The Life of Edmund Burke: Comprehending and Impartial Account of His Literary and Political Efforts, and a Sketch of the Conduct and Character of His Most Eminent Associates, Coadjutors, and Opponents, Volume 1 (Google eBook)
Printed and pub. by G. Cawthorn, 1800
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Page 367 - But let us suppose all these moral difficulties got over. The ocean remains. You cannot pump this dry; and as long as it continues in its present bed, so long all the causes which weaken authority by distance will continue. ' Ye gods, annihilate but space and time, And make two lovers happy!
Page 361 - Young man, there is America, which at this day serves for little more than to amuse you with stories of savage men and uncouth manners ; yet shall, before you taste of death, show itself equal to the whole of that commerce which now attracts the envy of the world.
Page 363 - Religion, always a principle of energy, in this new people is no way worn out or impaired ; and their mode of professing it is also one main cause of this free spirit. The people are Protestants, and of that kind which is the most adverse to all implicit submission of mind and opinion.
Page 361 - If this state of his country had been foretold to him, would it not require all the sanguine credulity of youth, and all the fervid glow of enthusiasm, to make him believe it? Fortunate man, he has lived to see it ! Fortunate indeed, if he lives to see nothing that shall vary the prospect, and cloud the setting of his day ! Excuse me, sir, if, turning from such thoughts, I resume this comparative view once more.
Page 407 - ... and disturbs your government. These are, to change that spirit, as inconvenient, by removing the causes ; to prosecute it as criminal ; or to comply with it as necessary. I would not be guilty of an imperfect enumeration. I can think of but these three. Another has, indeed, been started — that of giving up the colonies ; but it met so slight a reception, that I do not think myself obliged to dwell a great while upon it. It is nothing but a little sally of anger, like the frowardness of peevish...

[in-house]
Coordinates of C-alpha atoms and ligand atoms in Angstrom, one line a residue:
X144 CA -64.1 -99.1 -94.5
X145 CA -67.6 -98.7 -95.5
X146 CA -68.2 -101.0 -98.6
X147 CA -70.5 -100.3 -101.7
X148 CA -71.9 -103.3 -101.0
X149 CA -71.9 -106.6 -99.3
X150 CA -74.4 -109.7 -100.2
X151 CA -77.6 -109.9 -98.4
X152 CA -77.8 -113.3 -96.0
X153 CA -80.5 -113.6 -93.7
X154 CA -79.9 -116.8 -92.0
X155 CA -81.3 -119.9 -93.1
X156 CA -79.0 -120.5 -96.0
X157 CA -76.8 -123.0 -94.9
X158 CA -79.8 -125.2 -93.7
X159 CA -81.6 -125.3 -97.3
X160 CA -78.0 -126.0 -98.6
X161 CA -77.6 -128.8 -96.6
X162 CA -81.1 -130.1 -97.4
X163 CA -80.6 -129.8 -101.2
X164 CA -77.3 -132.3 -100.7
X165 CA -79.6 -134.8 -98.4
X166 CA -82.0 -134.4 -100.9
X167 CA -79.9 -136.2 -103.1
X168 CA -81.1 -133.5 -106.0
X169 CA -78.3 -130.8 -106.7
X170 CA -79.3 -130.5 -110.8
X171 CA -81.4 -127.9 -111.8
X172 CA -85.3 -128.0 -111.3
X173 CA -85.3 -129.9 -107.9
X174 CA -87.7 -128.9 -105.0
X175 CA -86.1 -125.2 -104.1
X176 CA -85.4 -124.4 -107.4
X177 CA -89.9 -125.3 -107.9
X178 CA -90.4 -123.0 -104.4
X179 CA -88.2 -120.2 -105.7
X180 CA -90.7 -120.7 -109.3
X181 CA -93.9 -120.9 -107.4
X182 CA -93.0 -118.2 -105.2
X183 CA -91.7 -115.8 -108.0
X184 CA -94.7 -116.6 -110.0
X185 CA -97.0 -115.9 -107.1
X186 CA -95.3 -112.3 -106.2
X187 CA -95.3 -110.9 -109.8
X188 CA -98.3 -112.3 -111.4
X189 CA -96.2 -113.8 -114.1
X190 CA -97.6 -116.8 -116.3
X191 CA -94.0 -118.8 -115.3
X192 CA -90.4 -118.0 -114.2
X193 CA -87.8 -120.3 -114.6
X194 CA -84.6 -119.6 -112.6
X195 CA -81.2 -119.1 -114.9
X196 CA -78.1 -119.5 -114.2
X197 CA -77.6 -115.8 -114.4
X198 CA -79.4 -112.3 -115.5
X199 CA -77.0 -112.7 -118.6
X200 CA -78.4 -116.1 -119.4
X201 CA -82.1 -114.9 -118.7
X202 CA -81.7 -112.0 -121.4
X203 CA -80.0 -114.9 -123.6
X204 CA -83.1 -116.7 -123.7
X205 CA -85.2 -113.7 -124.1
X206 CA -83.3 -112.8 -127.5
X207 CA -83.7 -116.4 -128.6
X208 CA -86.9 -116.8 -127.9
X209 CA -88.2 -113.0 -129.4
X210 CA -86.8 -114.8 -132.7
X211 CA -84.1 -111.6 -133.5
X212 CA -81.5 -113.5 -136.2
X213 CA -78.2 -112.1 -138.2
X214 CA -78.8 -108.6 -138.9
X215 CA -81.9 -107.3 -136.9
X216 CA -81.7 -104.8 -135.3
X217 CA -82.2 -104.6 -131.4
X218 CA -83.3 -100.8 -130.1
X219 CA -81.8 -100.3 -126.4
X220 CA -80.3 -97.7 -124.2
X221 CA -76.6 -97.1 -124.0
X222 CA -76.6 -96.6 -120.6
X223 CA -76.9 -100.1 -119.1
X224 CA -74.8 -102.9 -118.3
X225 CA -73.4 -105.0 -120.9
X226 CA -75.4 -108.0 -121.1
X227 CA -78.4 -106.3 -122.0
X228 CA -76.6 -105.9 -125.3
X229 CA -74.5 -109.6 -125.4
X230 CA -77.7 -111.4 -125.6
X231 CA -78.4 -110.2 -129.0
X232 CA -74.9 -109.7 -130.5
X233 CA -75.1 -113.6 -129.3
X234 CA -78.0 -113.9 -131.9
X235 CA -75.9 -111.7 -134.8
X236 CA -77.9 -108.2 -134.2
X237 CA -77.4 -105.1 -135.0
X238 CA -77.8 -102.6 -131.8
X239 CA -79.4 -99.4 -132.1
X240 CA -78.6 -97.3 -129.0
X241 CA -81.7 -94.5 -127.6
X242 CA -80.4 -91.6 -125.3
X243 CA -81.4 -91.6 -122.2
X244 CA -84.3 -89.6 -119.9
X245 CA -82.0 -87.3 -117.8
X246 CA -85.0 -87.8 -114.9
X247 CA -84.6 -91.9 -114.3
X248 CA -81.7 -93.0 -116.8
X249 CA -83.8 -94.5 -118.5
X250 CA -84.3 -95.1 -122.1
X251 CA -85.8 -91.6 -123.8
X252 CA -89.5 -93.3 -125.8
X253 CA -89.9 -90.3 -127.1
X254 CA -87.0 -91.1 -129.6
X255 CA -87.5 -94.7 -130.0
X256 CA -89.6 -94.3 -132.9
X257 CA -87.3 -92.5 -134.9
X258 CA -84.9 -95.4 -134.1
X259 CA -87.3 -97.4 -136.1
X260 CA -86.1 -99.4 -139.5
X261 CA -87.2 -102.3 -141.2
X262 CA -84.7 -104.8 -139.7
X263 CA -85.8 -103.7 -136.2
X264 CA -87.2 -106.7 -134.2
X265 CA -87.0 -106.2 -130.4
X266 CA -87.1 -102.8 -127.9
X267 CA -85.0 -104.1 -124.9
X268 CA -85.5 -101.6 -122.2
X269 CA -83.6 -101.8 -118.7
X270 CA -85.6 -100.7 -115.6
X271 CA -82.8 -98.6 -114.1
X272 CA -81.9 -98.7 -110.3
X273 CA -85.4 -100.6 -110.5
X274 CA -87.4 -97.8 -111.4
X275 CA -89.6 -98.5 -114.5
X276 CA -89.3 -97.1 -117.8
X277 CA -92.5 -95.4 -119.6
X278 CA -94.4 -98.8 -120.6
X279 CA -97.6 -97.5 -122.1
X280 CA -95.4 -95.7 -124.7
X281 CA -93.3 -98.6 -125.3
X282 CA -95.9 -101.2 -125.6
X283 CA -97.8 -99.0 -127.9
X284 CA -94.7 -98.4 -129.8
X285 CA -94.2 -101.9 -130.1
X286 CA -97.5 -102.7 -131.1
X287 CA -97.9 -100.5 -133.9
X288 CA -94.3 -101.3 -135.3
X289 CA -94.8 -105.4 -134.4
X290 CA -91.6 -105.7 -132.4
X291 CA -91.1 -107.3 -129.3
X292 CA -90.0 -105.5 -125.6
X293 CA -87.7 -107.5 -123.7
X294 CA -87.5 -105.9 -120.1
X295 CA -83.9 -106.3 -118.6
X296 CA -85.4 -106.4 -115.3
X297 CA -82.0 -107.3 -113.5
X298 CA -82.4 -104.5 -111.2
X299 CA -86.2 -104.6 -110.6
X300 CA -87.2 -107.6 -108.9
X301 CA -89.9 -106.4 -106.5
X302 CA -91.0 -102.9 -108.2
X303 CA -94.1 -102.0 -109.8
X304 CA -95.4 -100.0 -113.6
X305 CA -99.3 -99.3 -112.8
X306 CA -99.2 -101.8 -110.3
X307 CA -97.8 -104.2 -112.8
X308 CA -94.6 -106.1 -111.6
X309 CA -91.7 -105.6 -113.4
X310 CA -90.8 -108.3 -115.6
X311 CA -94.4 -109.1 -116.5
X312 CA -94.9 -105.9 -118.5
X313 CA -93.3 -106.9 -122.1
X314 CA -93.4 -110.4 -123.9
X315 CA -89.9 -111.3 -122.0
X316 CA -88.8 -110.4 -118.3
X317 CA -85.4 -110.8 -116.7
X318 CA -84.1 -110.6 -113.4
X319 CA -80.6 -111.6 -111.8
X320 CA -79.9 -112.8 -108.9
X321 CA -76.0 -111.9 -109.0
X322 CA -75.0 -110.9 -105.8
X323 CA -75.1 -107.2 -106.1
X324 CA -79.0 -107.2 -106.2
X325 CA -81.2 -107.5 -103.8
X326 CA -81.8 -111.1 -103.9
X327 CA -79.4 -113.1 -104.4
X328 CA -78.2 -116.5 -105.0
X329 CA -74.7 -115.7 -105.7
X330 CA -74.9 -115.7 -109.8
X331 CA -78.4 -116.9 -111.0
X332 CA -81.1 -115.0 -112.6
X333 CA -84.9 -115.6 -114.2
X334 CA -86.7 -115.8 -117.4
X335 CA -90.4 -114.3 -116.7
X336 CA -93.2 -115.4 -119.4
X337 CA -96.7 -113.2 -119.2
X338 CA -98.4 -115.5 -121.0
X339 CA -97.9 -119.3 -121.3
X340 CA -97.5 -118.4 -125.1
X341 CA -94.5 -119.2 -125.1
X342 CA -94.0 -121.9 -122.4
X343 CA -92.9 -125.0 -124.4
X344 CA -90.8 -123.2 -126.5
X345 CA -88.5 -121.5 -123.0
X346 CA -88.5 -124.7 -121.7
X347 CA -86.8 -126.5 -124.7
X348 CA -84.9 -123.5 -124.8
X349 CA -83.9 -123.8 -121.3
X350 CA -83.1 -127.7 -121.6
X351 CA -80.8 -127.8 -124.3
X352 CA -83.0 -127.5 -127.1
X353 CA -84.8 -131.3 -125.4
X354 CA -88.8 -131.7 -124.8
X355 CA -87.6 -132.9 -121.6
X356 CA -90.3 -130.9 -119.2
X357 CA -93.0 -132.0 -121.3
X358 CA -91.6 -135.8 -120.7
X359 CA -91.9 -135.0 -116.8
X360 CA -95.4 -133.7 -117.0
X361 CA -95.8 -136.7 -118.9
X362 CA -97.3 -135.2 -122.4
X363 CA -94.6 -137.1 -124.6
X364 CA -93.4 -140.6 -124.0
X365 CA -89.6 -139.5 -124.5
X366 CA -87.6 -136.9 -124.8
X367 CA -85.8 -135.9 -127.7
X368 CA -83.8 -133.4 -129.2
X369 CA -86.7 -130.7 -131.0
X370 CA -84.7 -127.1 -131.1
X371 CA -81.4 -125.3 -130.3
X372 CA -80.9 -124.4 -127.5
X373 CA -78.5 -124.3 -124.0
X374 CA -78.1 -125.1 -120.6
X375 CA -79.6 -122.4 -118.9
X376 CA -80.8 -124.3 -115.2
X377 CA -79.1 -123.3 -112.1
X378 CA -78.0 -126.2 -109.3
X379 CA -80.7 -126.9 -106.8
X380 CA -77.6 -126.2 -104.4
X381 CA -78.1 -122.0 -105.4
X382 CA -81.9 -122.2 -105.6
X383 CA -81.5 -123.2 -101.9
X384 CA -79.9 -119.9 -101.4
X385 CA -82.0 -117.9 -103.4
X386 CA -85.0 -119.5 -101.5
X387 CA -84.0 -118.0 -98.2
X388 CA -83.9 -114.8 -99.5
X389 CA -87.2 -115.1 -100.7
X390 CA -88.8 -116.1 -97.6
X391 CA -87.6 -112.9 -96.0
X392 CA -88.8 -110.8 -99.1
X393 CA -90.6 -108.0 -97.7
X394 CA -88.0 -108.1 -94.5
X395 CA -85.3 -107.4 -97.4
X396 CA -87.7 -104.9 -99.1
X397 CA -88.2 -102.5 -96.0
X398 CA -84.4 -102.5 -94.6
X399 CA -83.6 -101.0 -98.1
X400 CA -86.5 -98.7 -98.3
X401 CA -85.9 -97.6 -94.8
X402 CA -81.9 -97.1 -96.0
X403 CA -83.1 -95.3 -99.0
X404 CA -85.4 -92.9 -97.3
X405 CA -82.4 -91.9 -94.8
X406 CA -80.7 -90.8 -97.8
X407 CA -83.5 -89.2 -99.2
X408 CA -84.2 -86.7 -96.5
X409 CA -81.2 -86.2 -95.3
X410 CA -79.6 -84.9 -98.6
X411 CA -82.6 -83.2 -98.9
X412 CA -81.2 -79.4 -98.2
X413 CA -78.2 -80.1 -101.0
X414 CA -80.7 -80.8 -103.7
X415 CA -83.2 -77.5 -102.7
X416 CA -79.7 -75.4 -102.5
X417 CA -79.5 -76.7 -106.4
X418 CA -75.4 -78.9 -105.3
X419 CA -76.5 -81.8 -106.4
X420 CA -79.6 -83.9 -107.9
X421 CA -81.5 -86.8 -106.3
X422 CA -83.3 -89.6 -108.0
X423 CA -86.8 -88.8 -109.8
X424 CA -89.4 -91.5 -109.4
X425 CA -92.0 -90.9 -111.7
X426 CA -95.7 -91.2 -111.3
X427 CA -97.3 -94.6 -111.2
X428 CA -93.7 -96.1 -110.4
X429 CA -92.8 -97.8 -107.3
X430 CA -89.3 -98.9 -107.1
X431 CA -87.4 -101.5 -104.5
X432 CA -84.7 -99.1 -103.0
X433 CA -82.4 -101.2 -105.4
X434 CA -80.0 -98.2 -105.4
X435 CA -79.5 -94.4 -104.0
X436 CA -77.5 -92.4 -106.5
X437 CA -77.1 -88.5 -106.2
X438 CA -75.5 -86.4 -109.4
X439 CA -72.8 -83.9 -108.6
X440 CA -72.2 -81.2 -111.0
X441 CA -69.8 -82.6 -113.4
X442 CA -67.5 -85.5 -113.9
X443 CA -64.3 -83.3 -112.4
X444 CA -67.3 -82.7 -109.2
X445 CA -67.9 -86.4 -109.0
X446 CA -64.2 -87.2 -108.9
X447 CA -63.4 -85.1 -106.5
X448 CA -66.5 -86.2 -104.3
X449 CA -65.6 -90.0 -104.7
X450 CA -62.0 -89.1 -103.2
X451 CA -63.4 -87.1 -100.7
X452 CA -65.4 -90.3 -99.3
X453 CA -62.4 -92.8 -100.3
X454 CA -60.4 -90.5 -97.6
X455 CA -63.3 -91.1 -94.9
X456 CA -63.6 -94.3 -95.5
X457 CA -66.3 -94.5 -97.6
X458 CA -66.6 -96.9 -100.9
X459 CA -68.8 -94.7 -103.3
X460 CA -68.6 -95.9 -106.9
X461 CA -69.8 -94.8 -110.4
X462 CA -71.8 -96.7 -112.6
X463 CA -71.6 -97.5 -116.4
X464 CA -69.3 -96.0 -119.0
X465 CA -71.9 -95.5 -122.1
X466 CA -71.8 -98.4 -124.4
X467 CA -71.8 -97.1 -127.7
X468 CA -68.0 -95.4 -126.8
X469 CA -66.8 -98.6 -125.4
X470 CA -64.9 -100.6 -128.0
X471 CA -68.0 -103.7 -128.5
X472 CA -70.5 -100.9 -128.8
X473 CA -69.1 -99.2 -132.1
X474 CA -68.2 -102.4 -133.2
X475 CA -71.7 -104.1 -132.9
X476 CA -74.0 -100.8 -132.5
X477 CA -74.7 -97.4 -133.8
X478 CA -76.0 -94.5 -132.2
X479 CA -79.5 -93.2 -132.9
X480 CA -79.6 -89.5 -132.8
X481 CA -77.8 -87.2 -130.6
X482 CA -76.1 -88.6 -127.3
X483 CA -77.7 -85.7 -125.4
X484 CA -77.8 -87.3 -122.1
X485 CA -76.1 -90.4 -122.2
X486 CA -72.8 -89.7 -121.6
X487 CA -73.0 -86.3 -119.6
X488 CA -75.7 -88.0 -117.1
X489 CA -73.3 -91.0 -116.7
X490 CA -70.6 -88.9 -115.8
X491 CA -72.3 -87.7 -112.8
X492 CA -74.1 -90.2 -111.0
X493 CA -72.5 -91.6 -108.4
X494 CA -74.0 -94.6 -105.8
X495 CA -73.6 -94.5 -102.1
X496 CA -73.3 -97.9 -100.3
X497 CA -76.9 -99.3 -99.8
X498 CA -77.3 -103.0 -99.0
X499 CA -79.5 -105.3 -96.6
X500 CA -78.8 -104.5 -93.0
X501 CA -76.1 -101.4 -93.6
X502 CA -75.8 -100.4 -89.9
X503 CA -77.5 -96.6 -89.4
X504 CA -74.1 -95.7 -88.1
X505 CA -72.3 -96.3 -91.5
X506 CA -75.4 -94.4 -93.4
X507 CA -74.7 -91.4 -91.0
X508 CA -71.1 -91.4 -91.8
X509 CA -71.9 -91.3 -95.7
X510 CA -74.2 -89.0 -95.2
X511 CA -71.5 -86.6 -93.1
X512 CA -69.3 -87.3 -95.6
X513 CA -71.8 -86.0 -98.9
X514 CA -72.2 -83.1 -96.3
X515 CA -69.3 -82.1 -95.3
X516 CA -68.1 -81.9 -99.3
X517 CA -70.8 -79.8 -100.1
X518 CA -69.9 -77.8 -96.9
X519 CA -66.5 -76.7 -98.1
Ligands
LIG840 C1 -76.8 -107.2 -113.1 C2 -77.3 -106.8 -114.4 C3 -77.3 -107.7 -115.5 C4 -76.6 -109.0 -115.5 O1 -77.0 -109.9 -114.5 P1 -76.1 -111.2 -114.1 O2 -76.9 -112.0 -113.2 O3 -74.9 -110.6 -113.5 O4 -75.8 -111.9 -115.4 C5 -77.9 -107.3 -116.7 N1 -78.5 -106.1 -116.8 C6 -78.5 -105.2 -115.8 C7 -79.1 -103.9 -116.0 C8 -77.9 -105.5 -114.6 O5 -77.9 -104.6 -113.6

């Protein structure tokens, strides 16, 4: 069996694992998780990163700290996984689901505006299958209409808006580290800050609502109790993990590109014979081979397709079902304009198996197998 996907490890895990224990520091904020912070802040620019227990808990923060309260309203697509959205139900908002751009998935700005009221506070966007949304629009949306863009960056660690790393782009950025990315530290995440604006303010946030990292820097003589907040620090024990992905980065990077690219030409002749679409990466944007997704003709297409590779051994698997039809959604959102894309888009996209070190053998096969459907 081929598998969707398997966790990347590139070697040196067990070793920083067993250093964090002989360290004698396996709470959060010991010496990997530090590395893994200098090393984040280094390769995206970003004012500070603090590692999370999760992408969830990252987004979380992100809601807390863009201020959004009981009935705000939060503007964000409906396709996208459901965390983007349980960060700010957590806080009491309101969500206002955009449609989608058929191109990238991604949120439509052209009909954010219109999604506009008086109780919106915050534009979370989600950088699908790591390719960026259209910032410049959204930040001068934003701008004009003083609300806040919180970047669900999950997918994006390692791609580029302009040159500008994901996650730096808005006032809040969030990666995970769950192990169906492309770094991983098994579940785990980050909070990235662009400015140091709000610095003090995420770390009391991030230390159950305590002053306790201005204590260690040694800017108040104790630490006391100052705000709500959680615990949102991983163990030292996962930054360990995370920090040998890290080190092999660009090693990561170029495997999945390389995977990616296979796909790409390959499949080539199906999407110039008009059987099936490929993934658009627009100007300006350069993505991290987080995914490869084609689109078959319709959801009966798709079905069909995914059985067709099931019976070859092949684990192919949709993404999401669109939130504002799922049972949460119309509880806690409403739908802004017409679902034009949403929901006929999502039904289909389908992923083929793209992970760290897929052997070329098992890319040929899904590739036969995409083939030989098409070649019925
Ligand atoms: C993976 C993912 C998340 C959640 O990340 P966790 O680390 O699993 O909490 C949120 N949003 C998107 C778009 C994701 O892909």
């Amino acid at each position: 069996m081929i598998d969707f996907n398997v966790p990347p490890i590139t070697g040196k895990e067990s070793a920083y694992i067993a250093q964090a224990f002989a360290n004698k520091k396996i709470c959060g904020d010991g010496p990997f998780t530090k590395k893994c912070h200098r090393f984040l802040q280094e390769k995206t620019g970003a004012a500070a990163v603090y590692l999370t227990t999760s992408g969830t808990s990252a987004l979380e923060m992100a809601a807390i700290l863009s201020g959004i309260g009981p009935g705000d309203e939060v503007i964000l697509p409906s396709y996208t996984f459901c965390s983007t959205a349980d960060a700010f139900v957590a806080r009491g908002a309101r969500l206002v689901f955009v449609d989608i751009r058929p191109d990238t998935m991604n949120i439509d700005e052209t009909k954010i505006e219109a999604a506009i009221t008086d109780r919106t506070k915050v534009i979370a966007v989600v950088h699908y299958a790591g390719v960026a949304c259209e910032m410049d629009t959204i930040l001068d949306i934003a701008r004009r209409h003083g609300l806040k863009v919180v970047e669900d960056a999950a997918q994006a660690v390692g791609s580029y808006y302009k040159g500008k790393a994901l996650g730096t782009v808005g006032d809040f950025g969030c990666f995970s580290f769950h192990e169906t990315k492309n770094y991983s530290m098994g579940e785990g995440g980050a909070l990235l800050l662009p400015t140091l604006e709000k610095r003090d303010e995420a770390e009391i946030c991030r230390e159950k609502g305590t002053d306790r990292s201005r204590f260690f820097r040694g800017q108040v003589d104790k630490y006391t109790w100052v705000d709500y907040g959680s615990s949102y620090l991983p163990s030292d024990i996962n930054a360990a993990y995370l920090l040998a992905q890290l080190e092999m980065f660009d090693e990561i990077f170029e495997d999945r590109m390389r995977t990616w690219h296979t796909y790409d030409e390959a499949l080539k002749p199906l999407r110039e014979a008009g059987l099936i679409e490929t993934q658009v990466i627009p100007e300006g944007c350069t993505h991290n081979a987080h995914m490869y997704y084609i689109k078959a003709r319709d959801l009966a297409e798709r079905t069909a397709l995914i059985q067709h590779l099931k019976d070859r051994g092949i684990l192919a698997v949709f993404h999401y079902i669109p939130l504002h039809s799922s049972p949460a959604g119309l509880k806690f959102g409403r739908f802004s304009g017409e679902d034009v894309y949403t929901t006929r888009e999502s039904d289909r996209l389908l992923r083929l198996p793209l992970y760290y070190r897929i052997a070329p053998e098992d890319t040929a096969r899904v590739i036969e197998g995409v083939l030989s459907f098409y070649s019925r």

Page 53 - WHATEVER is fitted in any sort to excite the ideas of pain and danger, that is to say, whatever is in any sort terrible, or is conversant about terrible objects, or operates in a manner analogous to terror, is a source of the sublime; that is, it is productive of the strongest emotion which the mind is capable of feeling.
Page 156 - I should have believed Burke to be Junius, because I know no man but Burke who is capable of writing these letters ; but Burke spontaneously denied it to me.
Page 366 - ... your collectors and comptrollers, and of all the slaves that adhered to them. Such would, and, in no long time, must be, the effect of attempting to forbid as a crime, and to suppress as an evil, the command and blessing of Providence,
Page 364 - I do not think, Sir, that the reason of this averseness in the dissenting churches from all that looks like absolute government is so much to be sought in their religious tenets, as in their history.
Page 370 - The question with me is, not whether you have a right to render your people miserable ; but whether it is / not your interest to make them happy. It is not, what a lawyer tells me I may do ; but what humanity, reason, and justice, tell me I ought to do.